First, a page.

Form: Oral Tablet
Strengths: 20 mg and 40 mg
Adult Dosage (ages 18 years and older)

20 mg to 40 mg per day taken once a day with or without food.

Disclaimer: Our goal is to provide you with the most relevant and current information. However, because drugs affect each person differently, we cannot guarantee that this list includes all possible dosages. This information is not a substitute for medical advice. Always to speak with your doctor or pharmacist about dosages that are right for you.
Pharmacist's Advice
Healthline Pharmacist Editorial Team

Pantoprazole comes with serious risks if you don’t take it as prescribed.

If You Don’t Take It or Stop Taking It

If you don’t take the drug at all or stop taking it, you risk decreased ability to control your symptoms of GERD.

If You Don’t Take It on Schedule

Not taking pantoprazole every day, skipping days, or taking doses at different times of day may also decrease your control of GERD.

What to Do If You Miss a Dose

If you miss a dose, take the next dose as planned. Don’t double your dose.

How to Tell If the Drug Is Working

You can tell that pantoprazole is working if it reduces your GERD symptoms, such as:

  • heartburn
  • nausea
  • difficulty swallowing
  • regurgitation
  • sensation of a lump in your throat

This drug may be prescribed for either short-term or long-term use.

How long you take it will depend on the type and severity of your condition.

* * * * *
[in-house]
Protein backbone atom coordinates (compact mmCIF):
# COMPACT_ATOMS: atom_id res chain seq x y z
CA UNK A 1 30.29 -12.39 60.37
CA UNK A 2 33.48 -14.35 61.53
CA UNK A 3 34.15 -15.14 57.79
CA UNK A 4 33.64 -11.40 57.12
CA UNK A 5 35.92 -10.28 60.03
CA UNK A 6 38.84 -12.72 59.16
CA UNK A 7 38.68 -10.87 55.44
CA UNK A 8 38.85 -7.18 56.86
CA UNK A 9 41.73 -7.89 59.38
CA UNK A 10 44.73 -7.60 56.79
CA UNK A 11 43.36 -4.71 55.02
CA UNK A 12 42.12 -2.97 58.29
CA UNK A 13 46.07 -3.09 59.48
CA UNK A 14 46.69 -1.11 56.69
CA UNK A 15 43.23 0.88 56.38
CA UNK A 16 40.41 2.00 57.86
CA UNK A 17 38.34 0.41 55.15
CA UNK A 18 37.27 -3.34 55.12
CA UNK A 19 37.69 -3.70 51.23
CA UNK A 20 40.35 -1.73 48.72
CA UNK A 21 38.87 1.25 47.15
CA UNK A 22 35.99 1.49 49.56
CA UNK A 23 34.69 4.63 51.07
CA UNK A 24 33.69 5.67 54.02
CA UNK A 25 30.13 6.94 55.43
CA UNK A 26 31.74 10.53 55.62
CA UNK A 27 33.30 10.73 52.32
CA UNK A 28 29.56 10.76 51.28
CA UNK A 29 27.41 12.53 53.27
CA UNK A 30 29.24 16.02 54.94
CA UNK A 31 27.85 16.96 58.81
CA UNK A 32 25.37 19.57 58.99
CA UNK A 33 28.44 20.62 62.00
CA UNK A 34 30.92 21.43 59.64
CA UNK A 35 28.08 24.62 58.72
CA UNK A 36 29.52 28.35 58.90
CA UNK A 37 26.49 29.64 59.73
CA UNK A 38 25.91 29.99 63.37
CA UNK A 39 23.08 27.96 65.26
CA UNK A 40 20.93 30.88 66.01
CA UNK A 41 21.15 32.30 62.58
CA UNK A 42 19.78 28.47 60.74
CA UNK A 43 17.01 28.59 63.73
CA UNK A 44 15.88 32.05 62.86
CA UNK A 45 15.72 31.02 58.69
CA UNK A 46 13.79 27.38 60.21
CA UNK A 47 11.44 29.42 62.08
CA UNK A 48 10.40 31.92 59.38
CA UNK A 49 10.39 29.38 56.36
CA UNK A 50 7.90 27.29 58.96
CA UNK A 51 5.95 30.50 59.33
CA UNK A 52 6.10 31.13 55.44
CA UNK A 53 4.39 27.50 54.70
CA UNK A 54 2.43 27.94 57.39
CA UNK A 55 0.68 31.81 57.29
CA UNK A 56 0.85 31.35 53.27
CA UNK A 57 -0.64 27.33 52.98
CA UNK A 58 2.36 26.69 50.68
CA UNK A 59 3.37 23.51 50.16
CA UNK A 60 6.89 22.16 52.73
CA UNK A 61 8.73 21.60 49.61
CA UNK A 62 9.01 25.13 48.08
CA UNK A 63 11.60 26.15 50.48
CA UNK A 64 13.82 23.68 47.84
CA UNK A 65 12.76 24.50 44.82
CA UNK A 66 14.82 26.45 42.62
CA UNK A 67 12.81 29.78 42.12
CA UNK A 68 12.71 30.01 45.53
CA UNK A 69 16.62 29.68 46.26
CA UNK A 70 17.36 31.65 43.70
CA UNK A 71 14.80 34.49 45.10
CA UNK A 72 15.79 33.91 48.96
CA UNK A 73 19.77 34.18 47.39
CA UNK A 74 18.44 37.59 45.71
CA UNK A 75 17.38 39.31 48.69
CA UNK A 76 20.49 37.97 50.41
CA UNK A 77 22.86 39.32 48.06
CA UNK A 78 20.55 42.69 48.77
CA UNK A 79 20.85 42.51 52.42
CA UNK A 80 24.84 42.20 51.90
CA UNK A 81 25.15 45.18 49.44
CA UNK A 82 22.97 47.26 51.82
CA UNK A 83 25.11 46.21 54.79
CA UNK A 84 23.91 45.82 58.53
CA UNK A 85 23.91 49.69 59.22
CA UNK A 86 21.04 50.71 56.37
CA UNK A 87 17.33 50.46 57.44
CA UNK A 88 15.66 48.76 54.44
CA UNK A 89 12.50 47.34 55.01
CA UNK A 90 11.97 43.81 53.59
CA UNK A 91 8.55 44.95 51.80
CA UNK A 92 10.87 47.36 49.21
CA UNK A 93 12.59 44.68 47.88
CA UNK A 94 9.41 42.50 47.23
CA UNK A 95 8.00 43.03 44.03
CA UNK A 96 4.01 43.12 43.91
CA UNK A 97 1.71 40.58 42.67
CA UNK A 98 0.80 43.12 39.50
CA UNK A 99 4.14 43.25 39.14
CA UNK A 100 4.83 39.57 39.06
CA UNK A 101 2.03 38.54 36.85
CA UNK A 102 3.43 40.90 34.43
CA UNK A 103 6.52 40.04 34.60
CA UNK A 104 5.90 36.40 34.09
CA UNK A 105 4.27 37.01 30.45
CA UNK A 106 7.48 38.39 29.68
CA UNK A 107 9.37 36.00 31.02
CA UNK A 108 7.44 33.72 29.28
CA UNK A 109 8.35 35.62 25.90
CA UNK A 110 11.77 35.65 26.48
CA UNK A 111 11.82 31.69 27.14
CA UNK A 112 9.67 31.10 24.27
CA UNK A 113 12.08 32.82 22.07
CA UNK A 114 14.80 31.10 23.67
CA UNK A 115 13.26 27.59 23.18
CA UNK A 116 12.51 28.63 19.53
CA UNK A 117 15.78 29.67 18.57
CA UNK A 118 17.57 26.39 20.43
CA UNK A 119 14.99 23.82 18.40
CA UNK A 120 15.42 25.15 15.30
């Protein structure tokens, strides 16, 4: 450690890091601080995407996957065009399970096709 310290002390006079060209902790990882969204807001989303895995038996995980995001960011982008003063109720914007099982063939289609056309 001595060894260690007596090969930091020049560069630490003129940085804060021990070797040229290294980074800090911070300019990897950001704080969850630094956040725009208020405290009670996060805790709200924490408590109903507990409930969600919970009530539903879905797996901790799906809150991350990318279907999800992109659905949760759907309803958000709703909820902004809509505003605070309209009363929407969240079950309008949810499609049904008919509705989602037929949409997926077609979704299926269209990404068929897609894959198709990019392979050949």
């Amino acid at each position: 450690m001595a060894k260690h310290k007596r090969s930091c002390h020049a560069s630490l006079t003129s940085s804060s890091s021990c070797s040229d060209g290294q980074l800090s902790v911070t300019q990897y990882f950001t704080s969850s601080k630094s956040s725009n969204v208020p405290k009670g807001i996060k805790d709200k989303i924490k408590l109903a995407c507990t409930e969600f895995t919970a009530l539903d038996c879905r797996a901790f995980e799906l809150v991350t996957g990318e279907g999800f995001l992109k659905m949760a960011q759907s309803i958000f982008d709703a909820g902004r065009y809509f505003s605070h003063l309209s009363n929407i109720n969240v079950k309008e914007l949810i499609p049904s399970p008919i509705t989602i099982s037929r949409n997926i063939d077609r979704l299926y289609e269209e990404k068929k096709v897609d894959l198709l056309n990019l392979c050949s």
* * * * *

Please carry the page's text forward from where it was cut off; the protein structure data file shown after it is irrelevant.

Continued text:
Important Considerations for Taking Pantoprazole
take with or without food You can take this form with or without food
timing Take at the same time every day for best effects
do not crush Don’t cut, crush, or chew this medication
storage Store at room temperature: 68–77°F (20–25°C) See Details
refillable Prescription is refillable
clinical monitoring Clinical Monitoring See Details

Store at room temperature: 68–77°F (20–25°C)

You can store it for a short time in temperatures as low as 59°F (15°C) and as high as 86°F (30°C).

Clinical Monitoring

Pantoprazole can lower magnesium levels in certain people. Your doctor may suggest having your blood magnesium levels monitored if you’re treated with pantoprazole for three months or more.

Are There Any Alternatives?

Possible alternatives to the oral tablet include:

  • lansoprazole (Prevacid)
  • esomeprazole (Nexium)
  • omeprazole (Prilosec)
  • rabeprazole (Aciphex)
  • dexlansoprazole (Dexilant)

What does the pill look like?

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Content developed in collaboration with Stacey Boudreaux, PharmD

Medically reviewed by Susan J. Bliss, RPh, MBA on February 9, 2015

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Disclaimer: Healthline has made every effort to make certain that all information is factually correct, comprehensive, and up-to-date. However, this article should not be used as a substitute for the knowledge and expertise of a licensed healthcare professional. You should always consult your doctor or other healthcare professional before taking any medication. The drug information contained herein is subject to change and is not intended to cover all possible uses, directions, precautions, warnings, drug interactions, allergic reactions, or adverse effects. The absence of warnings or other information for a given drug does not indicate that the drug or drug combination is safe, effective, or appropriate for all patients or all specific uses.